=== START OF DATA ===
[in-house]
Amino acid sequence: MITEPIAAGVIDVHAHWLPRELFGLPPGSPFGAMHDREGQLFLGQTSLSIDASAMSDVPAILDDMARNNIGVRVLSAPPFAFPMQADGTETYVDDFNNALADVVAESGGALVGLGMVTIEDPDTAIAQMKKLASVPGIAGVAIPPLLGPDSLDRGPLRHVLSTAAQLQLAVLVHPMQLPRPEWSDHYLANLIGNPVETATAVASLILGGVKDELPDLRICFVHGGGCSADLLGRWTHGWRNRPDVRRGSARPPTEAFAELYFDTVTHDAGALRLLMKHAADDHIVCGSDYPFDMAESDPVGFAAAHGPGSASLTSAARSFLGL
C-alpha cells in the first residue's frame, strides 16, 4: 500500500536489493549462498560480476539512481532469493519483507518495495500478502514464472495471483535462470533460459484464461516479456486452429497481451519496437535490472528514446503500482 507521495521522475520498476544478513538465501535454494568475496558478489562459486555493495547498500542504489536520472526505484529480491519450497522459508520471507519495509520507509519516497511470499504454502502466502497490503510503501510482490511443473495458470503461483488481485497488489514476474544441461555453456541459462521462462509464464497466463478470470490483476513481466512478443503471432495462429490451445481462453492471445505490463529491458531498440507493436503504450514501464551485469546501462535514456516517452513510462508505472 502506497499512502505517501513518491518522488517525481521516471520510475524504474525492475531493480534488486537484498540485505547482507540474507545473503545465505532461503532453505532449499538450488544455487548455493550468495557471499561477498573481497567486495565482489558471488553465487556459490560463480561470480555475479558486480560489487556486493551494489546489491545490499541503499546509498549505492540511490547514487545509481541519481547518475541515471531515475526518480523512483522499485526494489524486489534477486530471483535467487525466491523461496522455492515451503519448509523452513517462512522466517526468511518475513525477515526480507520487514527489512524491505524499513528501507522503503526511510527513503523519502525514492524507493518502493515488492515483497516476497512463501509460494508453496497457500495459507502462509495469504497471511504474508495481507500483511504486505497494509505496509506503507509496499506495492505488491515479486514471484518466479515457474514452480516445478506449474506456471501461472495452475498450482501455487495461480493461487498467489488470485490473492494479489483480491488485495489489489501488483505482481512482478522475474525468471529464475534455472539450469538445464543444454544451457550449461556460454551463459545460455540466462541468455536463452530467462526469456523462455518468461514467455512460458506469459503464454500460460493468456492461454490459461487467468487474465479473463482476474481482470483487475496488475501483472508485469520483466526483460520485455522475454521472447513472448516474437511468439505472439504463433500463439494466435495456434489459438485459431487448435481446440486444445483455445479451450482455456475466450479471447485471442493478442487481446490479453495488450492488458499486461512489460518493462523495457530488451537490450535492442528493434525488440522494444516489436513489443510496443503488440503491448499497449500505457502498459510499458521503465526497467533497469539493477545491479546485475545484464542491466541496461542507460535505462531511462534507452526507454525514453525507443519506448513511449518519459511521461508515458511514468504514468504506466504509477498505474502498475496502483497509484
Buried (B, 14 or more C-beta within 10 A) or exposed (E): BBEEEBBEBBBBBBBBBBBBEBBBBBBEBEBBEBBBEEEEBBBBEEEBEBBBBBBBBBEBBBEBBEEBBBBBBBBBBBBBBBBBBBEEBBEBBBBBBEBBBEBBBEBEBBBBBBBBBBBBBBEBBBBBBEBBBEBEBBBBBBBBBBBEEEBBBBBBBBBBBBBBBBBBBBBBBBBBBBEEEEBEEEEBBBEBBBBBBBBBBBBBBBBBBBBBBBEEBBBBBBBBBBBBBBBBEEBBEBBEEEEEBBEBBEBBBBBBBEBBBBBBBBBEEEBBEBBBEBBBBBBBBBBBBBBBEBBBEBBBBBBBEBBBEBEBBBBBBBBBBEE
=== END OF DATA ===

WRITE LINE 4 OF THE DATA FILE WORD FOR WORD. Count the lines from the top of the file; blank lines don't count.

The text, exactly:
Buried (B, 14 or more C-beta within 10 A) or exposed (E): BBEEEBBEBBBBBBBBBBBBEBBBBBBEBEBBEBBBEEEEBBBBEEEBEBBBBBBBBBEBBBEBBEEBBBBBBBBBBBBBBBBBBBEEBBEBBBBBBEBBBEBBBEBEBBBBBBBBBBBBBBEBBBBBBEBBBEBEBBBBBBBBBBBEEEBBBBBBBBBBBBBBBBBBBBBBBBBBBBEEEEBEEEEBBBEBBBBBBBBBBBBBBBBBBBBBBBEEBBBBBBBBBBBBBBBBEEBBEBBEEEEEBBEBBEBBBBBBBEBBBBBBBBBEEEBBEBBBEBBBBBBBBBBBBBBBEBBBEBBBBBBBEBBBEBEBBBBBBBBBBEE